by CPL. WALTER CABOT PAINE
OKINAWA, October 12, 1945
DEAR MOTHER AND DAD: I know you must be worrying. We are all, by a miracle of luck, alive! This has been, and probably will remain, the most tremendous experience of our lives, so I will try to tell you a little of what took place. Today is Friday. We are back at our anchorage, having come in this morning.
Last Sunday morning we got the first warning. The skipper was ashore, but ordered “Steam up” by radio; he returned by helicopter. We lashed everything down and put to sea, heading north up the Okinawa coast on the China side. She rode well Sunday, and Monday we rounded the north end of the island, heading back on the Pacific side. We were halfway down the island and 85 miles to the east when it happened. The typhoon which started at Guam and described a large semicircle toward the East China Sea recurved unexpectedly. We already knew from reports how bad it was, but, heading south as we were, expected it to pass without doing much harm, going northwest on the other side of the island.
We got no warning till too late. It recurved. The Navy told us to take a southeast course, but the typhoon curved till the center was sure to pass between us and the island. It was a sharp curve; usually they buffet out on the China coast.
All Tuesday morning the wind and the sea rose gradually; the barometer jumped erratically. By noon the sea reached 15 feet, and the wind was around 50 miles per hour. All meals ceased and sandwiches started. She began to pitch heavily (we were heading right into it). Premature darkness fell at 4.00; the sea was streaked with off-white froth, and some waves were starting to break on themselves. All watertight doors were closed, all portholes clogged; all men were ordered below or, if on deck, to wear preservers. Some of us who knew what was coming were afraid; others laughed, saying it would be just like the last four. (We thought we were used to them. Later those same men were on their knees!)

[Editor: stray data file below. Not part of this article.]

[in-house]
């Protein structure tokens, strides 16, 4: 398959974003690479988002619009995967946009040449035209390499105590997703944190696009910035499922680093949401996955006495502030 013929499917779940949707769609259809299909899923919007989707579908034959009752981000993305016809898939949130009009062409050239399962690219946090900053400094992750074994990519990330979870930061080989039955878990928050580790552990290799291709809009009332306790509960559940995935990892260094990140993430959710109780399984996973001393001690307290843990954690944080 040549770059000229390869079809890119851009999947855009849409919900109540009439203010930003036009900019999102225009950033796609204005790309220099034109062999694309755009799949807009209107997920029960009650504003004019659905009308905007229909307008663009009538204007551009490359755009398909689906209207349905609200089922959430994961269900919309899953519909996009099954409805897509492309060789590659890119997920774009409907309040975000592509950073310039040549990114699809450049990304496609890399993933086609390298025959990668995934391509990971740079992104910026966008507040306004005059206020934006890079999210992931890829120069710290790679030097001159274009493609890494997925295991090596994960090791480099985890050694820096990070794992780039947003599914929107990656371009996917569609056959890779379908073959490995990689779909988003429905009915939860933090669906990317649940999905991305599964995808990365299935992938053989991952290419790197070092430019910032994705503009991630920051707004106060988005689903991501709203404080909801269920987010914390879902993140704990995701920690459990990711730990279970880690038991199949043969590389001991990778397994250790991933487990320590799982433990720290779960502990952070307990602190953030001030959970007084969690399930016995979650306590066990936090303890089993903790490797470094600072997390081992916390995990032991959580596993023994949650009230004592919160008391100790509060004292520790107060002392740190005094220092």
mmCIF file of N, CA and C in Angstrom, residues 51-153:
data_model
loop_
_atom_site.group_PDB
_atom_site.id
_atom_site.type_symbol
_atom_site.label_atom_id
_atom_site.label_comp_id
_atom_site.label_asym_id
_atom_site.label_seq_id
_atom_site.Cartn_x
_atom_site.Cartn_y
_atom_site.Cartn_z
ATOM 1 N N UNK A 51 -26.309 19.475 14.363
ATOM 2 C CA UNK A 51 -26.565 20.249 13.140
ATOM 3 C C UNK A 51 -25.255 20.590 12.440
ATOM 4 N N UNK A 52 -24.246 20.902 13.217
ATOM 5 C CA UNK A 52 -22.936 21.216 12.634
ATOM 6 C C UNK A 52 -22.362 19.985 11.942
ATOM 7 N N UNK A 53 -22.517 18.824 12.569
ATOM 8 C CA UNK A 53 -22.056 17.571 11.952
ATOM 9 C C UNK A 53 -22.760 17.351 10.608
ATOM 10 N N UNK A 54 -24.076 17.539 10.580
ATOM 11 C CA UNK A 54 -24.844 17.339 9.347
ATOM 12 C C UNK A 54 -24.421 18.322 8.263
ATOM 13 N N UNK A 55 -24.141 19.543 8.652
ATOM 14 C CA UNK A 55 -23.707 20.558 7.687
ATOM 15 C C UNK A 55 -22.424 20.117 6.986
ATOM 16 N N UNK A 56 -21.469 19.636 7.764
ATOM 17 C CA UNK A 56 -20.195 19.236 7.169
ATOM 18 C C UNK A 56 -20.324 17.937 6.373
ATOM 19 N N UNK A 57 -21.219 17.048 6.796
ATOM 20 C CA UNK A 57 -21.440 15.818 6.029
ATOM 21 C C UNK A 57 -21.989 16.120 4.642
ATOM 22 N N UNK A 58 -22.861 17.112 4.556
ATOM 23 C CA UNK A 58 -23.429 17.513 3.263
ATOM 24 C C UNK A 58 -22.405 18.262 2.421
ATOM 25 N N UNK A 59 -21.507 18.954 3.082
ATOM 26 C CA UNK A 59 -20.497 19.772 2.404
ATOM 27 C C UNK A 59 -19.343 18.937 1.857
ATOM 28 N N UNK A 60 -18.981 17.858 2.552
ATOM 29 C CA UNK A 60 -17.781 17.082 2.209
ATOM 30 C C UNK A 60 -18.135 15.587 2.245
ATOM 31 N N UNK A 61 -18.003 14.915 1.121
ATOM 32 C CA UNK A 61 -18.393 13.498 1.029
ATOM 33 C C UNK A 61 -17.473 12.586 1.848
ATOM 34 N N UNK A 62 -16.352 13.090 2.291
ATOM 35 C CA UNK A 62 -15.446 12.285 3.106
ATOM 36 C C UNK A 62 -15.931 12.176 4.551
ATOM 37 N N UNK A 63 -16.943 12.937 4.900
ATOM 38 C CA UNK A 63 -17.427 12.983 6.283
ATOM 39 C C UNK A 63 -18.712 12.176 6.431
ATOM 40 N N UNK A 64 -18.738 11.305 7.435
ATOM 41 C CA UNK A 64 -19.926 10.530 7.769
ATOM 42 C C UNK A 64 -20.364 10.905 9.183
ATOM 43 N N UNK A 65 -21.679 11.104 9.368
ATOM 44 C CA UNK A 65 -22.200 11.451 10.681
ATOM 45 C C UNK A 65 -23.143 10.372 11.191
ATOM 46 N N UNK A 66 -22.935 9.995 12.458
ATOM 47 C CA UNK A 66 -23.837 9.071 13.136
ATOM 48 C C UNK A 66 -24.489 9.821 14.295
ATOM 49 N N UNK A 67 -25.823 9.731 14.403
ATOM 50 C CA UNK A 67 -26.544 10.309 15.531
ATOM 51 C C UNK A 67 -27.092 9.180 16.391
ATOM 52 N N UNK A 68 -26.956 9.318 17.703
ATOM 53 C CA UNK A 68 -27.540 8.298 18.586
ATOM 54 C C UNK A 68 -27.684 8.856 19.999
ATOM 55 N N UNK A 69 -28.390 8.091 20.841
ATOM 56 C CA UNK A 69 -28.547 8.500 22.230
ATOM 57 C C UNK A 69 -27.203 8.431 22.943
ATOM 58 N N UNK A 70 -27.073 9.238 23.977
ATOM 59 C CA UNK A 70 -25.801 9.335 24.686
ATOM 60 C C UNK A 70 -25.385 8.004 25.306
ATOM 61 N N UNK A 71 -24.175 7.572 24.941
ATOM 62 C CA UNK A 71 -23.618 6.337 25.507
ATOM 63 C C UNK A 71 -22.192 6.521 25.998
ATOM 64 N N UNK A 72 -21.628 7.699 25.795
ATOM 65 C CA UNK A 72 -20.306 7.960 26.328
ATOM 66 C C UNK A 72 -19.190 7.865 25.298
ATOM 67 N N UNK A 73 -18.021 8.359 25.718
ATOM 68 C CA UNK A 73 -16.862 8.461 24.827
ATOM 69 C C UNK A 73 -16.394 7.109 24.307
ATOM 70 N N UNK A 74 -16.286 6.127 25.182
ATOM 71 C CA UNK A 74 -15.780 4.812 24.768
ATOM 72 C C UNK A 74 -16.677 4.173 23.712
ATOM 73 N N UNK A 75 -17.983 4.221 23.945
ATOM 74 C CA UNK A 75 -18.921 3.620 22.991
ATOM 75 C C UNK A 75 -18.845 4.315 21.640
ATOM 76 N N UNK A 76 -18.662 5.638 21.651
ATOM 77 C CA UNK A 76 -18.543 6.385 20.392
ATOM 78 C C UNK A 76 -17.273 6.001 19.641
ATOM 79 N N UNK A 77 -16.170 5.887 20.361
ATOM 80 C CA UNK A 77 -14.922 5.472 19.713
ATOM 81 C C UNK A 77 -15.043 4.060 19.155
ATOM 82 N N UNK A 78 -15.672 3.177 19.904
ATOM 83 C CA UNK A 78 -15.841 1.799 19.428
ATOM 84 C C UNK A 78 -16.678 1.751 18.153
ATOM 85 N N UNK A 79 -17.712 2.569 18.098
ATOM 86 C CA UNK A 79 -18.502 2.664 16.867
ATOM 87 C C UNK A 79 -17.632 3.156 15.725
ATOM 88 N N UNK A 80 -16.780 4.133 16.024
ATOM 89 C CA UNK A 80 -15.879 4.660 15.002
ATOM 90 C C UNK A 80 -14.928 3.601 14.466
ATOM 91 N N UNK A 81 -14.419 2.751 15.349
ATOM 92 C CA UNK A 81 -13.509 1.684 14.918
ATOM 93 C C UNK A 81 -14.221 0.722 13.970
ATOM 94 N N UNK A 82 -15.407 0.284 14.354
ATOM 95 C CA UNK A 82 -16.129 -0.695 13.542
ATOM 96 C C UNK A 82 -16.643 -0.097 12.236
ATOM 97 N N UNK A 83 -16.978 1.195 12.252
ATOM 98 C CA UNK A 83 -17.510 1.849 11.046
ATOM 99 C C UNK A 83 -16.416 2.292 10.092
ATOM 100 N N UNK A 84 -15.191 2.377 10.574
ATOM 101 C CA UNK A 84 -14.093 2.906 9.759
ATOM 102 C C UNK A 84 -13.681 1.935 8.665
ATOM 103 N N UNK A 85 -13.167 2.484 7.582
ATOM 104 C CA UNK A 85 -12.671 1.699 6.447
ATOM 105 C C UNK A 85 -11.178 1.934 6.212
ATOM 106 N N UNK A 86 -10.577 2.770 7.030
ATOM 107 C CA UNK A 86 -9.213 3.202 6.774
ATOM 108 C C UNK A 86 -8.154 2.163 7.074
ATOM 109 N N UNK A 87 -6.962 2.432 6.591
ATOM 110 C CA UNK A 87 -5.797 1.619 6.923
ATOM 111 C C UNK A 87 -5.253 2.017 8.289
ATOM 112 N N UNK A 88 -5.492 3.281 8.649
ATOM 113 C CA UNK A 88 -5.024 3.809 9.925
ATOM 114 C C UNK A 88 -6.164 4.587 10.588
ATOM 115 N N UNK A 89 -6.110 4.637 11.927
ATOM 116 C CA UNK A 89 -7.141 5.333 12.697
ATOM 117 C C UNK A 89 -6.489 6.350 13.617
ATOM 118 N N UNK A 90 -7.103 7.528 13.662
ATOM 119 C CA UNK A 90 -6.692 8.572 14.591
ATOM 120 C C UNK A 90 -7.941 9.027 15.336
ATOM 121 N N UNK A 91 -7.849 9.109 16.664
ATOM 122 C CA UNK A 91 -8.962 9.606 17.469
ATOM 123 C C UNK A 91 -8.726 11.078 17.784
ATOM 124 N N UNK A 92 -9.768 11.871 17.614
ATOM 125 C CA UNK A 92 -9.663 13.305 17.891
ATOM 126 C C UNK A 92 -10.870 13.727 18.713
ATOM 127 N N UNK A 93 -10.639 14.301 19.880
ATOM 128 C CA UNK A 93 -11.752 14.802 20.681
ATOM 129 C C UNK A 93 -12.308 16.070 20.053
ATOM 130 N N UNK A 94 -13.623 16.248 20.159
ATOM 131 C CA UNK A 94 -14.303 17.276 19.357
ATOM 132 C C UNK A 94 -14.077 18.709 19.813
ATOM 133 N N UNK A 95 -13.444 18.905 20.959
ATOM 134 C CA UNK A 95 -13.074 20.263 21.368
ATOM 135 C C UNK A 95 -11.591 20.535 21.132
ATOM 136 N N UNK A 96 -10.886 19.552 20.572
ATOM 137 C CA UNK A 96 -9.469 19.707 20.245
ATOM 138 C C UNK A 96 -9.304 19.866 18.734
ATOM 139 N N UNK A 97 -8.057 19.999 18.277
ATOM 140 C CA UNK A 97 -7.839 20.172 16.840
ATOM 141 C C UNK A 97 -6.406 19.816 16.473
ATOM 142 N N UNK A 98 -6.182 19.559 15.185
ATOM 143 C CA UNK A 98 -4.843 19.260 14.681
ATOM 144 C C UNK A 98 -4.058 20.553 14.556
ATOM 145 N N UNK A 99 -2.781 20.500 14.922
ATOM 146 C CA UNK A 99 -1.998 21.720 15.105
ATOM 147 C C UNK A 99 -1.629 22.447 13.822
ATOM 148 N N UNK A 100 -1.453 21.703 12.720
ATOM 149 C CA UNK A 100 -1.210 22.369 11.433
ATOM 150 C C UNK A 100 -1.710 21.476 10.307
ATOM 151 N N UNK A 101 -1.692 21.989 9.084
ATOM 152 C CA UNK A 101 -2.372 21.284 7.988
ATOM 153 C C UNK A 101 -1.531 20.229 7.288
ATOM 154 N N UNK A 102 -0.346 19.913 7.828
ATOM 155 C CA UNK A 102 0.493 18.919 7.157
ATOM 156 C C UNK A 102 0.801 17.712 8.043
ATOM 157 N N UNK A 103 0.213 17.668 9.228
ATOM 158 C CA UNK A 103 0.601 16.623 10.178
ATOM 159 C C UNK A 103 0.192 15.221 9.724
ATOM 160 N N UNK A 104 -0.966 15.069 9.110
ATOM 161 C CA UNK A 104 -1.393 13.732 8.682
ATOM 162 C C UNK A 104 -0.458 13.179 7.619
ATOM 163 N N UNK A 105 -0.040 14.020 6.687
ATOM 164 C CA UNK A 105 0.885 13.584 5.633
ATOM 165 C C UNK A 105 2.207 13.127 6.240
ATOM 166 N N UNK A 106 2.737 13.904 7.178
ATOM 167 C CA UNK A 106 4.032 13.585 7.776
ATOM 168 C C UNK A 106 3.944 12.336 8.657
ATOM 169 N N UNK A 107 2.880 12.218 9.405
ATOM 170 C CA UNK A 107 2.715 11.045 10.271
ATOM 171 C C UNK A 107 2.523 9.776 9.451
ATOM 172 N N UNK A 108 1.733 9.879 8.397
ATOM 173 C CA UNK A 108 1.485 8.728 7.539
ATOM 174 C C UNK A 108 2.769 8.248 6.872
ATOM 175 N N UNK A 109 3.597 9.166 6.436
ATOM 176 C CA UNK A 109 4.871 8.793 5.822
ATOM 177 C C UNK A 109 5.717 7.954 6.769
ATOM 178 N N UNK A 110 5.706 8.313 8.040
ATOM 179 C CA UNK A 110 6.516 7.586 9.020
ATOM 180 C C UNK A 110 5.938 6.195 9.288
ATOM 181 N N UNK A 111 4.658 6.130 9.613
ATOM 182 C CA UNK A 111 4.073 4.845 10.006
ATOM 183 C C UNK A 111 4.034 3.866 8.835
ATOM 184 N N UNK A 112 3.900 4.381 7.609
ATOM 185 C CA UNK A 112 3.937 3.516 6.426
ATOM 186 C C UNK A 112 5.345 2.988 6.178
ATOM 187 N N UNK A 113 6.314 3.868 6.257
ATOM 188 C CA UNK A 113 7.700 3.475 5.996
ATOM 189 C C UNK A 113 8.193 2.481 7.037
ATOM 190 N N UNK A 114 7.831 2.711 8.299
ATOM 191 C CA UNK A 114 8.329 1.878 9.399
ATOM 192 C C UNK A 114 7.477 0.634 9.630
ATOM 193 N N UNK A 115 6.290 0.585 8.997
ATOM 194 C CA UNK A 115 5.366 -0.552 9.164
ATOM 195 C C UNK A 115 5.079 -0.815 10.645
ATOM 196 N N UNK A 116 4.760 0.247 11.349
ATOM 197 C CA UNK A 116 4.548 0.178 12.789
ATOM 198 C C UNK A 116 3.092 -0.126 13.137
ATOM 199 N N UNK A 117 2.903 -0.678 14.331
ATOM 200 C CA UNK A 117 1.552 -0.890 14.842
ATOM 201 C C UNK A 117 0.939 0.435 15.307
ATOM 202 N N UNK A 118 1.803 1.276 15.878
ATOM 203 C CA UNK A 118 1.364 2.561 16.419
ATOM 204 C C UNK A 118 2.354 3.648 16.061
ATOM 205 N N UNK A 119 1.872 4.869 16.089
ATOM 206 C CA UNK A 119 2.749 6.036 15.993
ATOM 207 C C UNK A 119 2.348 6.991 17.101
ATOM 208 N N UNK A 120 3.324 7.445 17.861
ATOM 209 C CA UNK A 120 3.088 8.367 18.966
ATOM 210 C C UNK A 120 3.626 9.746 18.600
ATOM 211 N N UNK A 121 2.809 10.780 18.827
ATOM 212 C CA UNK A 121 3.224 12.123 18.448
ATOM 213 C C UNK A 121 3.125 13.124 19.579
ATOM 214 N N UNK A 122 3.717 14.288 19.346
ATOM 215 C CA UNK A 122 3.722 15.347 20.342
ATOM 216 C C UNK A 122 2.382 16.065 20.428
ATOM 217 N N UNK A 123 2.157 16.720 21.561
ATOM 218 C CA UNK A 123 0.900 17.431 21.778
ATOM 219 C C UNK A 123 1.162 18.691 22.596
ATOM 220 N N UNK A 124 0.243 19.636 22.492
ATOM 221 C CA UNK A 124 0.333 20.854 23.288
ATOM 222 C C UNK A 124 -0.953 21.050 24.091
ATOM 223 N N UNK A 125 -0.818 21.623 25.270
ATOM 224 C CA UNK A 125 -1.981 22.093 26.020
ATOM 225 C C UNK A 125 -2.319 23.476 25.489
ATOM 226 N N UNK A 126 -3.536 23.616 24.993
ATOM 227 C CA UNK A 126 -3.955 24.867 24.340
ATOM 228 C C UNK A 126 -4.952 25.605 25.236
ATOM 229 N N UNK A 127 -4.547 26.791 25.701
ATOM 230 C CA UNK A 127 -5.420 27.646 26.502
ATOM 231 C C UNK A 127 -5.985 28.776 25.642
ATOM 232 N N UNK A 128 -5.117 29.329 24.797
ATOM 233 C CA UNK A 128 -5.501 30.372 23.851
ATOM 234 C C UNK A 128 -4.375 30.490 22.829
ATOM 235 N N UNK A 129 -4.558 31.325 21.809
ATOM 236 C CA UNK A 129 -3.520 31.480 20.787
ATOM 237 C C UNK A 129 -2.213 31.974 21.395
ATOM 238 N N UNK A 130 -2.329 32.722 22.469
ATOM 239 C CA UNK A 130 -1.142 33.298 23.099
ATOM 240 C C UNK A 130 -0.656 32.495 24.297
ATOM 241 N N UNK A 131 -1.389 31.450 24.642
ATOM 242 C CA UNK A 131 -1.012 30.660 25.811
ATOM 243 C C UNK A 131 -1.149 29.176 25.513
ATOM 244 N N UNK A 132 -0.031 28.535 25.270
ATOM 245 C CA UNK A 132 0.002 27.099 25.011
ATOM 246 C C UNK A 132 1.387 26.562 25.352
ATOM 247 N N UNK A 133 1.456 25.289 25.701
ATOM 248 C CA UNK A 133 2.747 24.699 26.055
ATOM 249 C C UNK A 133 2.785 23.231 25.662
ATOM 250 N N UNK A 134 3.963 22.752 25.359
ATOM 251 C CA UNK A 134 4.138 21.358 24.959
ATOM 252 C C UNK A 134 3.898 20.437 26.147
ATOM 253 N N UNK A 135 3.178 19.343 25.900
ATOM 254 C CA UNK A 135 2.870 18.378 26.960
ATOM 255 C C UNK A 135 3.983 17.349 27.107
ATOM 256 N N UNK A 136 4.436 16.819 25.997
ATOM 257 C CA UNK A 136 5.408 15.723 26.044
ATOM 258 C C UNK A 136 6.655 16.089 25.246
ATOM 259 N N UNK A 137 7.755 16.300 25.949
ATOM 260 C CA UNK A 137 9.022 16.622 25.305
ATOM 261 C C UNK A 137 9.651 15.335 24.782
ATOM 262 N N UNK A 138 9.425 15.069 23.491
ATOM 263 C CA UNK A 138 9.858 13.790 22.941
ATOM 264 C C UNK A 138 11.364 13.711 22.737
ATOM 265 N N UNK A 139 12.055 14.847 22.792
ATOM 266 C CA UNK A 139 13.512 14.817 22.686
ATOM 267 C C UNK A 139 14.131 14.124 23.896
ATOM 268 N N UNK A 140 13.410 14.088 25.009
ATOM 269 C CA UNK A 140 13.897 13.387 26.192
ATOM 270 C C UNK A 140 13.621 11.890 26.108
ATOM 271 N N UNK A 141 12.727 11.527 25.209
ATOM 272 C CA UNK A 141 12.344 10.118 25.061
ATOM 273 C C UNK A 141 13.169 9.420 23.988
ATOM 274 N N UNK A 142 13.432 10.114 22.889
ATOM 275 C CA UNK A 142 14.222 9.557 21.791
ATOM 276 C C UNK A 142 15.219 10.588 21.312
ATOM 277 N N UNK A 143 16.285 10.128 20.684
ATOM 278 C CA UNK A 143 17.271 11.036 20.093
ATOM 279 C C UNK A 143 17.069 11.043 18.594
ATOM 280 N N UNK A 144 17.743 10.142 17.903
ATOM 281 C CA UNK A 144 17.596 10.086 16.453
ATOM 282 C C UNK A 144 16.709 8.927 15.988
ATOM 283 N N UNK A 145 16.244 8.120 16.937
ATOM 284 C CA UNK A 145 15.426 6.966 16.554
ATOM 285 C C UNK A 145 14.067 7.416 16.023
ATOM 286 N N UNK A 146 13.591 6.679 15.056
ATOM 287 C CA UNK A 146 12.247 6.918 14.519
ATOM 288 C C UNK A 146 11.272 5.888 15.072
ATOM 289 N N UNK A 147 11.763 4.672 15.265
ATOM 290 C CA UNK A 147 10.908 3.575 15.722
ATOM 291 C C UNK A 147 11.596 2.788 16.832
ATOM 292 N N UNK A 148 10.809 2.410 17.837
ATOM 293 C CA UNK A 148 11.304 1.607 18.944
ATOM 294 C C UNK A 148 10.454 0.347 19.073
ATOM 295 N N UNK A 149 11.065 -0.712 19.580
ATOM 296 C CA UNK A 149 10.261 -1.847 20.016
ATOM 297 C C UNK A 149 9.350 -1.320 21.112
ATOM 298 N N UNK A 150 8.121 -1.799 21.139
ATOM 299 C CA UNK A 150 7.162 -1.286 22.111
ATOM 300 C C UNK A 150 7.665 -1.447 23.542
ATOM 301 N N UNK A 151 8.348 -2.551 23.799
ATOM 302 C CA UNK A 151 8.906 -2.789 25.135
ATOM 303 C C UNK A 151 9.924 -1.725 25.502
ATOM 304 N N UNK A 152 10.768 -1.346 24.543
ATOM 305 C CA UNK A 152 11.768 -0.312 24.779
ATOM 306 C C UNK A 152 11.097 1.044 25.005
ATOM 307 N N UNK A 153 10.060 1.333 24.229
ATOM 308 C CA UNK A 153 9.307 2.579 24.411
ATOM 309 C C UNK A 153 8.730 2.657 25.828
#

At 8.00 P.M., the wind started its rise from a howl to a tearing screech. She started to shudder, rolling heavily, but, because we are fairly light, riding, not plowing, the seas. I never sleep below, but have a sack on a steel shelf under the flight deck protected by another shelf over my head and raised above the main deck. It used to be used for carburetor repair; now I inhabit it.
She started to roll frightfully at 9.00, almost dipping up water in her rails 40 feet above the sea. Some large oil drums near me broke loose and started to careen crazily about the decks, spilling their contents and making kindling of 4” x 4” timber benches that we use for repair stands. Several of us succeeded by flashlight in trapping and lashing all but two. Those two did untold damage all night. Originally they were secured with l½-inch manila rope; believe it or not, such was the snap of her roll, they broke loose!
After securing the drums, I glanced at the rails. We had to crawl about — she would have thrown us and broken every bone if we lost our balance. Oil, 100-octane gas, and acetone covered her forward. All smoking was forbidden. Seas, huge beyond anything I had ever dreamed, hung over us, broke, buried us in froth, and streamed down the deck. After each, she slowly shook herself all over, the tremble starting at the bow and running along the keel till the screw came clear out of the water as she plunged to meet the next one. I couldn’t stay on my sack, but got up, crawled and clawed my way to the waist, avoiding the drums and 500-pound rolls of cable that charged around on deck.
Every roll she made brought more cans of paint and other inflammables down from their storage under the flight deck; they have to be put there, as you cannot have inflammables below on a ship. The roll was 35 degrees each side. We could not understand why we didn’t go right on over. We heard one good reason later — the skipper let sea water, 1000 tons of it, into two of the oil tanks, cutting down our fuel but probably saving our lives and the ship.
Terror had most of the men by the throat. I was scared, but knew she would be O.K. if only he could keep her into it. Somehow I reached the bridge ladder — this was around 12.00; the center was supposed to be upon us at 1.00 or so. With a hell of an effort I made it up to the flying bridge and was stunned by what I saw. Thank God the men below could not see it. Our bridge is about 60 feet off the water. As I looked out, the air was filled with driven foam and those wave tops were breaking, curling, and reaching for us level with my knees!